On Monday, the United States Supreme Court resisted the opportunity to put meaningful curbs on proliferating securities class actions, preserving most of the status quo in such cases.
The Court’s much anticipated decision in Halliburton Co. v. Erica P. John Fund, Inc. addressed the continued vitality of the “fraud on the market” theory and the conditions that trigger its application. The “fraud on the market” theory, originally adopted by the Supreme Court in 1988 in Basic v. Levinson, 495 U.S. 224 (1988), permits a plaintiff – and investor classes -- to substitute actual reliance on a false or misleading statement with a presumption of reliance on the “integrity of the market.” In other words, individual plaintiffs and other purchasers or sellers can certify classes and establish liability without proof that any investor saw, heard, read or even was aware of a fraudulent representation. Under the holding of Basic, the presumption of reliance is available to plaintiffs and classes who establish that the market for the subject security is “efficient.” Proof of “efficient markets” has been based on such factors as the volume of trading, the number of market makers, analysts, arbitrageurs and institutional investors, eligibility for “short-form” securities filing and the like. Over the years, the twin holdings in Basic – adopting the “fraud on the market” presumption of reliance predicated upon “market efficiencies” – coupled with the ease of proving “efficiency,” has been to promote virtually automatic certification of investor classes. The enormous exposure certified classes pose, in turn, have induced settlements of securities cases even where the liability risk seems remote.
The Halliburton case sought to challenge this regime, asking the Court to extinguish the “fraud on the market” theory altogether or reshape the conditions under which it could be invoked. Among other things, Halliburton argued that the economic theory of “market efficiency” upon which Basic was built had been widely discredited. Ironically, last fall two economists shared the Nobel Prize – one for having developed the theory of efficient markets, and another for having criticized it. Halliburton thus contended that the Supreme Court should not be in the business of choosing sides in an academic economics debate. The Court’s decision accordingly had the chance to be a blockbuster; but as an opinion with momentous potential, the result instead was largely a bust.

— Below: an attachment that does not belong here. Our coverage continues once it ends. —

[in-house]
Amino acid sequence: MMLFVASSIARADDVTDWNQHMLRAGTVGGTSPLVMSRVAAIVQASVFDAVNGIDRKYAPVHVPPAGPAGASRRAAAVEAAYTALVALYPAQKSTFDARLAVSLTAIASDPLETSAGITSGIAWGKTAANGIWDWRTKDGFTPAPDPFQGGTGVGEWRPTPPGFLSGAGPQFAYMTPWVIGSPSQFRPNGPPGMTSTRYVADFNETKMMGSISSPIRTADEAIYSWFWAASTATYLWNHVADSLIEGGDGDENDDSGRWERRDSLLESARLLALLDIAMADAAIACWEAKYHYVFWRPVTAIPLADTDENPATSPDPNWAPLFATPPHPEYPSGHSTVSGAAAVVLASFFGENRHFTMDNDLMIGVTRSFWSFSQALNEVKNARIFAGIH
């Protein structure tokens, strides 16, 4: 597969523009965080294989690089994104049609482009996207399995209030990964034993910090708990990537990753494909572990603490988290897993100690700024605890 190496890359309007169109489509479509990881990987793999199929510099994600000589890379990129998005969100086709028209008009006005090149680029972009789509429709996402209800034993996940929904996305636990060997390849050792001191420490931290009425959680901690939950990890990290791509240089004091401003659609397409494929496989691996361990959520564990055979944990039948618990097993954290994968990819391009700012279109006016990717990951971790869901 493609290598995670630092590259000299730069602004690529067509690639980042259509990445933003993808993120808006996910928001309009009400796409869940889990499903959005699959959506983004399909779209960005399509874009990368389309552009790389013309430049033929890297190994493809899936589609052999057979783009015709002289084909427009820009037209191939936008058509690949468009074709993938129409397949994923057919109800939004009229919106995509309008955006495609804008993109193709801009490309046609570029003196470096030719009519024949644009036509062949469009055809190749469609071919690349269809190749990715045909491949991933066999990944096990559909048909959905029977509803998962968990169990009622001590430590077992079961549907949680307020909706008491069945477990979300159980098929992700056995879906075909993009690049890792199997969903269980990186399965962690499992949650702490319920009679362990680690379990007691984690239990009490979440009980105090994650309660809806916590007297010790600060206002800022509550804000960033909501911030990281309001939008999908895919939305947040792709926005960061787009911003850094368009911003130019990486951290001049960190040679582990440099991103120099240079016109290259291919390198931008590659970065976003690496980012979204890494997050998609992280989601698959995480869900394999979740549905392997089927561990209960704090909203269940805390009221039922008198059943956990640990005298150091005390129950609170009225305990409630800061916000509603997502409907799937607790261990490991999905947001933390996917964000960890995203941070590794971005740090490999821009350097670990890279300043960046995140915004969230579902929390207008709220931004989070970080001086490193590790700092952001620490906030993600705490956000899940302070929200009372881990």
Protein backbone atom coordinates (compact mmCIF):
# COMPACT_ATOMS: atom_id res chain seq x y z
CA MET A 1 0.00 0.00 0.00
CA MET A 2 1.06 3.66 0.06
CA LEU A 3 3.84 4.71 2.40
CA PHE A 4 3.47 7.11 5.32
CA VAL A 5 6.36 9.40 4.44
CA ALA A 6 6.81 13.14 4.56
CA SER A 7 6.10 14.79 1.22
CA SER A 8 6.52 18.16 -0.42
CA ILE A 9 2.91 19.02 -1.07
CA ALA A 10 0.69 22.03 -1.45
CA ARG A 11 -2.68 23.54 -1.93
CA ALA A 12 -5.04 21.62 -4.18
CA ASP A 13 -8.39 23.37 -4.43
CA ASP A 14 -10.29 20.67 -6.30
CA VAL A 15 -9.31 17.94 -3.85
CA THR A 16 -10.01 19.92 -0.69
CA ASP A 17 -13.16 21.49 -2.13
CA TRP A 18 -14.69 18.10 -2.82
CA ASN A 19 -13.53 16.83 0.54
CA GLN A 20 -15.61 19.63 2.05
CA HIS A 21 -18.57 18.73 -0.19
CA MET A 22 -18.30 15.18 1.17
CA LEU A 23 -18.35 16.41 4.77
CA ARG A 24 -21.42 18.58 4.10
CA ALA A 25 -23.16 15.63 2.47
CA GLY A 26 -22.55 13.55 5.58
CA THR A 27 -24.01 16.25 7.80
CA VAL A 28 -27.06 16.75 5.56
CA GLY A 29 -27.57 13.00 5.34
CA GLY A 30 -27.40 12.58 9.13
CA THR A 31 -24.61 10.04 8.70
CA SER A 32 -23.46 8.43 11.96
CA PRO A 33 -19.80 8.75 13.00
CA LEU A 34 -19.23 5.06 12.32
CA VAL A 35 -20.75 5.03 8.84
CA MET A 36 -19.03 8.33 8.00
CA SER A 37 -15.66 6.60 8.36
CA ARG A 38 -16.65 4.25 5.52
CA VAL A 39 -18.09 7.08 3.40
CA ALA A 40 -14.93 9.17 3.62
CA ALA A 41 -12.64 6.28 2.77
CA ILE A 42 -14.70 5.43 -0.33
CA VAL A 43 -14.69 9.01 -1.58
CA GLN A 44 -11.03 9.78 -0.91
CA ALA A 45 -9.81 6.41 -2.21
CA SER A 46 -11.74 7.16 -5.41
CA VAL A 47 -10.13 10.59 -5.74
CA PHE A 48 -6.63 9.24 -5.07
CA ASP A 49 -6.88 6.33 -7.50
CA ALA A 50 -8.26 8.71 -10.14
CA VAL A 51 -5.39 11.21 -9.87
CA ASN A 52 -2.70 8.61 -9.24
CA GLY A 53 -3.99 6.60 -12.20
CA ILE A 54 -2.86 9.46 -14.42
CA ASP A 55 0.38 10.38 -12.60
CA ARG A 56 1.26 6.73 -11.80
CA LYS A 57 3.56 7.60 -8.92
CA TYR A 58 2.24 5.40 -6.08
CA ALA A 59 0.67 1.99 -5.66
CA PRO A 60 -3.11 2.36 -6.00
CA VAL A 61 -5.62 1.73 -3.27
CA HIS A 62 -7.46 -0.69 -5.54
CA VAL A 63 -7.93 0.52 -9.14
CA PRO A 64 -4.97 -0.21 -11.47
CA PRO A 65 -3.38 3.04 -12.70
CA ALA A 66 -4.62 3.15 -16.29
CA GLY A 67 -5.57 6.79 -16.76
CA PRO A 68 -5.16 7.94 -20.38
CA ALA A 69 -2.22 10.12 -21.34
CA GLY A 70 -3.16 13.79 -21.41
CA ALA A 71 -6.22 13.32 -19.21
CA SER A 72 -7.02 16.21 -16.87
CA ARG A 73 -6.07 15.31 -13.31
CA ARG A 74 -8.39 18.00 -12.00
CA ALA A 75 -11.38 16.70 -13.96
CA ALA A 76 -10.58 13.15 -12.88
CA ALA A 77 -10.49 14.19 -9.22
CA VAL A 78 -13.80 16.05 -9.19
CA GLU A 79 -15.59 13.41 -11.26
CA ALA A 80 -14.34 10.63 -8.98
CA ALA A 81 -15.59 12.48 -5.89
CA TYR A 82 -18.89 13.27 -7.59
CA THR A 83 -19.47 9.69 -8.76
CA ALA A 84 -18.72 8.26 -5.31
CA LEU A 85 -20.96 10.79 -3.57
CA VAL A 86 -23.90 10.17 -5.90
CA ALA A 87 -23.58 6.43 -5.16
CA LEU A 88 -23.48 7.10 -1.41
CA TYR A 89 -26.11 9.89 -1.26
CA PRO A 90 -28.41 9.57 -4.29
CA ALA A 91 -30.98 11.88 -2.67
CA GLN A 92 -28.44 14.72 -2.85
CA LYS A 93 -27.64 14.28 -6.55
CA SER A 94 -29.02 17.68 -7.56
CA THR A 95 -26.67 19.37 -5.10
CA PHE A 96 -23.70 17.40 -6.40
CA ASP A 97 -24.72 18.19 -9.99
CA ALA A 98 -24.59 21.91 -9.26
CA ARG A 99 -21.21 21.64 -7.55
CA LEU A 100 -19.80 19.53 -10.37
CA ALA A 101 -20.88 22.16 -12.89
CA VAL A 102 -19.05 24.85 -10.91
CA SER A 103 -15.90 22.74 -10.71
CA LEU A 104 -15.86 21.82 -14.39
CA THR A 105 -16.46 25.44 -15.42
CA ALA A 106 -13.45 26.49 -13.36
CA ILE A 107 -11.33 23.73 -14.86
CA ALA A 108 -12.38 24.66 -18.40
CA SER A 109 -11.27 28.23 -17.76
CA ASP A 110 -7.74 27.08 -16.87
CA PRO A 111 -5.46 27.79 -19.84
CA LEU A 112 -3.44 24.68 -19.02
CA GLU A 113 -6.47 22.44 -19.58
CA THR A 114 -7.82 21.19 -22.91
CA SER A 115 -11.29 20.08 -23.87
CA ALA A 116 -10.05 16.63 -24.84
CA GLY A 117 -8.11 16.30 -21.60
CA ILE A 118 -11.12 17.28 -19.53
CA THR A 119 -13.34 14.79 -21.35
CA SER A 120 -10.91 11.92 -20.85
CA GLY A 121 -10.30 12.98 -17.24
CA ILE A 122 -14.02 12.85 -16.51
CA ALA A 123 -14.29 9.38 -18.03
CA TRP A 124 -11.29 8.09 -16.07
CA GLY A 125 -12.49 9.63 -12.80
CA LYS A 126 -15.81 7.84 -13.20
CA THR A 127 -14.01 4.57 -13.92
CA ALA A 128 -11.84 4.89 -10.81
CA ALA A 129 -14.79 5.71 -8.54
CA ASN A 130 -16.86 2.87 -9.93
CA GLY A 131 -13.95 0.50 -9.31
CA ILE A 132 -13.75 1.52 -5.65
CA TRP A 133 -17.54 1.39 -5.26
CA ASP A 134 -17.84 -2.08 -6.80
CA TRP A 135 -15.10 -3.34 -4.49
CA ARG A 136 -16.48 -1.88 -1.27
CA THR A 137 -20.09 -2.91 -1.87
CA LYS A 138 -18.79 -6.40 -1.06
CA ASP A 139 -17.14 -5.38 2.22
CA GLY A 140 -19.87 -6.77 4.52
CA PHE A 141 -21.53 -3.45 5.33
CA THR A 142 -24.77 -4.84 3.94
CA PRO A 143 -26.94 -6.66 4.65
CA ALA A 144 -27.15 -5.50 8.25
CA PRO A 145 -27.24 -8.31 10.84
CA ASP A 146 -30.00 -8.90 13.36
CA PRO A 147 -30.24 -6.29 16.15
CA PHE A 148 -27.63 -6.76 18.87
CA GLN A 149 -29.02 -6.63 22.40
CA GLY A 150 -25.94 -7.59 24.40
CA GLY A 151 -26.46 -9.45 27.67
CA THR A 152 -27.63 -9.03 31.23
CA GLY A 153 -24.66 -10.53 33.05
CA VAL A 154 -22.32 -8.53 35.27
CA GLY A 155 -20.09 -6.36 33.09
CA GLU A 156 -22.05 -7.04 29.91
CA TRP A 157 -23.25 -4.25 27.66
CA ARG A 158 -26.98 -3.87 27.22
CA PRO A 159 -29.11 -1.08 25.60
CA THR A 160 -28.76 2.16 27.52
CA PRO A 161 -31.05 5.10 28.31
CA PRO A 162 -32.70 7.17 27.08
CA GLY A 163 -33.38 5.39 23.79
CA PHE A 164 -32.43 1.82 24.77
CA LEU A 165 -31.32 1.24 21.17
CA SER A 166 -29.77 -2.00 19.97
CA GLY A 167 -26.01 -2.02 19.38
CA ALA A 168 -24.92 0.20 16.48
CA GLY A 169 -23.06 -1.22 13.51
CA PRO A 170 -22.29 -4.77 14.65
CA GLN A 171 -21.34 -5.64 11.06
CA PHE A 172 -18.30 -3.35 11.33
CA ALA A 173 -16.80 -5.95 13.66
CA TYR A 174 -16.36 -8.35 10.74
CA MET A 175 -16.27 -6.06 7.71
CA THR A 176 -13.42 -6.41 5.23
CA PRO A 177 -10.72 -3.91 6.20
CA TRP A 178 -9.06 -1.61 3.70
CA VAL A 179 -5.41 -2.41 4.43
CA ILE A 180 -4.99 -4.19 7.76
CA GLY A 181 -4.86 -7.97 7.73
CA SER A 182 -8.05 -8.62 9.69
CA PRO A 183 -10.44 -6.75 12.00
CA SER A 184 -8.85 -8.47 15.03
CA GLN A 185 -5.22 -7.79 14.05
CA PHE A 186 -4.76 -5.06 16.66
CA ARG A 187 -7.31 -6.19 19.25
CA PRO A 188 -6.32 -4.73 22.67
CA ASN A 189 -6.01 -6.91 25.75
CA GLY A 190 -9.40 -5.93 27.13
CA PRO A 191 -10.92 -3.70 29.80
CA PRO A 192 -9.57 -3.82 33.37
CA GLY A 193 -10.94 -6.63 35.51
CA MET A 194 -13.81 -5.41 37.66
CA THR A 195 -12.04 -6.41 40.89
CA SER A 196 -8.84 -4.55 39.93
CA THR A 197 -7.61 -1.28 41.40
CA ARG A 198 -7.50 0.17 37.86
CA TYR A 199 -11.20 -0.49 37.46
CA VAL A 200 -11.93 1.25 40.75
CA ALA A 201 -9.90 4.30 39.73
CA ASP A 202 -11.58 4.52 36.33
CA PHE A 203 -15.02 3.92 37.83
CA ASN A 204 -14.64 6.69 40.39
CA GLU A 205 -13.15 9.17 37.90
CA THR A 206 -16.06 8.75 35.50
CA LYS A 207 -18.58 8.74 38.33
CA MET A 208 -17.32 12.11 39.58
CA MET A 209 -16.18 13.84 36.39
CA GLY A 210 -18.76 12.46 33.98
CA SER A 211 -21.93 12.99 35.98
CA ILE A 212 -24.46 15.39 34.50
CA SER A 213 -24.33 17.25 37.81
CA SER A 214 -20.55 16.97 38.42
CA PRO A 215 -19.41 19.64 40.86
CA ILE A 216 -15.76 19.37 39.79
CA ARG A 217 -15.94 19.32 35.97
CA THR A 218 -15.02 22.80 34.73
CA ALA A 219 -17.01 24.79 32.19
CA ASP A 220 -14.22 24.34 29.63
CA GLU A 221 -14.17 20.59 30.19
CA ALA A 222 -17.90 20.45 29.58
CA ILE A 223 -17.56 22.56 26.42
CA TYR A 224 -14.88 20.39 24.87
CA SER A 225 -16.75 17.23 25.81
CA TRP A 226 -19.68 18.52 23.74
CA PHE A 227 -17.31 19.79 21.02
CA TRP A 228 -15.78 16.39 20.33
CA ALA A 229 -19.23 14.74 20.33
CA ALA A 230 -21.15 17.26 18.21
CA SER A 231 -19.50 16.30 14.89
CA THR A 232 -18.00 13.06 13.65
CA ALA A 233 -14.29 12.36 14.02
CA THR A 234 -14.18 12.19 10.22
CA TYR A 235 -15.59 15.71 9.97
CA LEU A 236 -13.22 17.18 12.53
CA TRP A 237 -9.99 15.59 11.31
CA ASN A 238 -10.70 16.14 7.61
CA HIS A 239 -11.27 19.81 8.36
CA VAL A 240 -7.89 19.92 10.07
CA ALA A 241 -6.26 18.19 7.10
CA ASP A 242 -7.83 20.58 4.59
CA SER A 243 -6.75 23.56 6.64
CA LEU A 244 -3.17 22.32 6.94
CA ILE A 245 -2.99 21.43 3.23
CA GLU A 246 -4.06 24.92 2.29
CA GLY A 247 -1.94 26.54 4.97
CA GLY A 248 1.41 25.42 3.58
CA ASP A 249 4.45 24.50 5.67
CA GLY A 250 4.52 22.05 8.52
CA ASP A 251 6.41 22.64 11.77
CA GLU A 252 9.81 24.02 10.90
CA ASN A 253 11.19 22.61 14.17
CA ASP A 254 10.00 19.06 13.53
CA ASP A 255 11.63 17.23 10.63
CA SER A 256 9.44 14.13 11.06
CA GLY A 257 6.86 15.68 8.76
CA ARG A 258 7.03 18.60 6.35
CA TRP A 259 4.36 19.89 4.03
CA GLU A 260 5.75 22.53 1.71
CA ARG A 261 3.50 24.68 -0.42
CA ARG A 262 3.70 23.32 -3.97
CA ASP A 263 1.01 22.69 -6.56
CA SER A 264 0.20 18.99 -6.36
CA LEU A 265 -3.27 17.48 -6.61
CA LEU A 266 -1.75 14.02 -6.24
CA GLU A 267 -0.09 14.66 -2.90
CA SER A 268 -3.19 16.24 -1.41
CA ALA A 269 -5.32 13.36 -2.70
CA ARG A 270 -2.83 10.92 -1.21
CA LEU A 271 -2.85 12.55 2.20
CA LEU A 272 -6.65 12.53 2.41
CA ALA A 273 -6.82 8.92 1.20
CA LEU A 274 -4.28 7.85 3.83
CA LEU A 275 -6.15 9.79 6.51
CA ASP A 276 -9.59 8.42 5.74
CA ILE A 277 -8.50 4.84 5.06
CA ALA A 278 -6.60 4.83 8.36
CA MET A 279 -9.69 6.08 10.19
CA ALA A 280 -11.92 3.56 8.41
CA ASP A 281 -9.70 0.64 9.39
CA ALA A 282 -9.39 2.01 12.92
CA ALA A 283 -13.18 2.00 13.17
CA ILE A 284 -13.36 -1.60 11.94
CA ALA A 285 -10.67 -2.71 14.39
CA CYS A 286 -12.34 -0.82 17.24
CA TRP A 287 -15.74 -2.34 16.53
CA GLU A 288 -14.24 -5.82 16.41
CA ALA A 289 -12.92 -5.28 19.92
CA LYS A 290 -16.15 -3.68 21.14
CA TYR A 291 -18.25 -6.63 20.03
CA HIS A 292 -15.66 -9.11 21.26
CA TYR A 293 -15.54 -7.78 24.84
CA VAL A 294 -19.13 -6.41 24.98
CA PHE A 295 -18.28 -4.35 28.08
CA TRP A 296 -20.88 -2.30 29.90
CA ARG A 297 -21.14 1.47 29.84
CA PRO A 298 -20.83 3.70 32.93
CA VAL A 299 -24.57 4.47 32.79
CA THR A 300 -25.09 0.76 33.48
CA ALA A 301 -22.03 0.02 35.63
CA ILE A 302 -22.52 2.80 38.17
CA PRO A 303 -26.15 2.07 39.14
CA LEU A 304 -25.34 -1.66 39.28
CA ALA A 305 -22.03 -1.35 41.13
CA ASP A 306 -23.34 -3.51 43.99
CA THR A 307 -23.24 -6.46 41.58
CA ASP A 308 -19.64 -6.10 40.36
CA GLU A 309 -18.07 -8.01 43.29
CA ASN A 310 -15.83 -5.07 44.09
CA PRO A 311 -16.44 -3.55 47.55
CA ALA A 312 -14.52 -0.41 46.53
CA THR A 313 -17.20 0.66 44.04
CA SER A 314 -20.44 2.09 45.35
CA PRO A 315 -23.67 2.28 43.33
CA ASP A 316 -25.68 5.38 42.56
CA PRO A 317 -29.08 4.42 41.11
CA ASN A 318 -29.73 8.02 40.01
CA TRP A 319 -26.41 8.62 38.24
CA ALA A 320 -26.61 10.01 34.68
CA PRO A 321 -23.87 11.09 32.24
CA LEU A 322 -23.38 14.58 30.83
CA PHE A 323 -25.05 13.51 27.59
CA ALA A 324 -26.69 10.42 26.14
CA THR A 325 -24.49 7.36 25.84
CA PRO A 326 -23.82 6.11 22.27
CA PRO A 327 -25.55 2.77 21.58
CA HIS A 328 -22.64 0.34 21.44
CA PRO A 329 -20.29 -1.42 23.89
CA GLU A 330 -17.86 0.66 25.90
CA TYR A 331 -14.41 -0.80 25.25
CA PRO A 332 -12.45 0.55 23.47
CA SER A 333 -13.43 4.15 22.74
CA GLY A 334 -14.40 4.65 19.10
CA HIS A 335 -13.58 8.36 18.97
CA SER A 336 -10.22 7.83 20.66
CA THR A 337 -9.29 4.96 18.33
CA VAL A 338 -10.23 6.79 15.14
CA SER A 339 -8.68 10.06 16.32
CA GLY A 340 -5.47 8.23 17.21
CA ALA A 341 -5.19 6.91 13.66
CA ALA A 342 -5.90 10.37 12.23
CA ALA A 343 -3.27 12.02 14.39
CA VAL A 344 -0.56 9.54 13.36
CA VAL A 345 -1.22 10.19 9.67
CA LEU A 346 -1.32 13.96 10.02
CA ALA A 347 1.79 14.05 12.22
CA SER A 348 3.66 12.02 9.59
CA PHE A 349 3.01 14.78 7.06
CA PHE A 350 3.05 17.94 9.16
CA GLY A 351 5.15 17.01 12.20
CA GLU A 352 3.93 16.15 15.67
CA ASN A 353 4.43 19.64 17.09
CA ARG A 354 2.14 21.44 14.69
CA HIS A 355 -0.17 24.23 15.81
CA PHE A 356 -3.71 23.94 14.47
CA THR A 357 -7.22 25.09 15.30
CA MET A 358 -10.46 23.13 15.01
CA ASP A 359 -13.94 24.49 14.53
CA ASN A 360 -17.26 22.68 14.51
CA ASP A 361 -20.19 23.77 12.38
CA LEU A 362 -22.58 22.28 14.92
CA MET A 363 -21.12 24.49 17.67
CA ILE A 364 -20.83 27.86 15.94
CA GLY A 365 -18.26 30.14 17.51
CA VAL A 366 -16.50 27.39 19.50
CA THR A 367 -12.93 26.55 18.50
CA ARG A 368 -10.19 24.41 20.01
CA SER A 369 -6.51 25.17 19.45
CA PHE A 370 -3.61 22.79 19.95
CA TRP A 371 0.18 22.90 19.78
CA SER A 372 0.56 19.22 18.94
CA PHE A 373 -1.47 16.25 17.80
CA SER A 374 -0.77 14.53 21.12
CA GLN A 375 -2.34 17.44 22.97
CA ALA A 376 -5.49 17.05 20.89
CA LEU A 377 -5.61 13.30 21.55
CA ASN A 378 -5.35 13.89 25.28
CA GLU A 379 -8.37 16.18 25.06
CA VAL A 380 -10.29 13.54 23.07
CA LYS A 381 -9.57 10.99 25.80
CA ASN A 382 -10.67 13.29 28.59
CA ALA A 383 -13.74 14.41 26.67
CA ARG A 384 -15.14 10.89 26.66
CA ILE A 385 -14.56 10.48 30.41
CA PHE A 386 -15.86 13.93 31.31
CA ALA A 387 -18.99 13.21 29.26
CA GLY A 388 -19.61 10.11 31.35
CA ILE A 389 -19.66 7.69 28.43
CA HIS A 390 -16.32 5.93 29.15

In a 6-3 decision authored by Chief Justice Roberts, the Court explicitly refused Halliburton’s invitations to eliminate “fraud on the market” or “market efficiency” as the trigger for its application. The Court rejected Halliburton’s argument that the academic debate about “market efficiency” undermined Basic’s reasoning, noting that those academic points largely echoed similar arguments voiced by the dissenting justices in Basic and did not undermine the “modest premise” that “public information generally affects stock prices.” According to the Court, “Halliburton has not identified the kind of fundamental shift in economic theory that could justify overruling a precedent on the ground that it misunderstood, or has since been overtaken by, economic realities.”
The Court also declined to alter a plaintiff’s burden to secure certification of investor classes based on the “fraud on the market” theory. The Court specifically refused to adopt a proposal raised at oral argument that would have required plaintiffs to prove that the alleged fraudulent disclosure actually impacted the stock price in order to invoke the presumption. Relying on its reasoning for upholding Basic, the Court held that this approach would essentially nullify the first component of the Basic presumption which provides that, in efficient markets, stock price is affected by issuer news.
Although the Court rejected Halliburton’s two principal arguments, it did permit defendants to oppose class certification with evidence that an allegedly false statement did not actually have a price impact on a company’s stock. The Court held that defendants must be afforded the opportunity at the class certification stage to present evidence to rebut the presumption that the alleged misrepresentation had a “price impact” on the security. According to the Court, although Basic entitles plaintiffs to a presumption of a price impact, “it does not require courts to ignore a defendant’s direct, more salient evidence” to the contrary. A defendant who can show that an allegedly false statement did not impact the market price of a security can use that evidence to oppose class certification. Although that argument could always have been made on the merits, the Court permitted it to be accelerated to the class certification stage.
That adds only a small additional weapon to defendants’ already limited arsenal to oppose class certification. And its utility may be slight. The argument is likely to have most application to circumstances involving large cap issuers where the price impact of allegedly false or misleading statements is difficult to isolate. For large cap companies, what economists label “multiple confounding factors” sometimes preclude a reliable conclusion that a statement had a price impact. For small and mid-cap issuers, those “confounding factors” are less likely to be present.
Halliburton thus represents a missed opportunity to put greater curbs on securities class actions, and offers only a modest additional argument to defendants opposing class certification. Although Halliburton took a home run swing in trying to eliminate “fraud on the market” and its “market efficiency” trigger, the defense bar only hit a single. Plaintiffs will continue to hold a mostly winning hand at class certification in securities cases.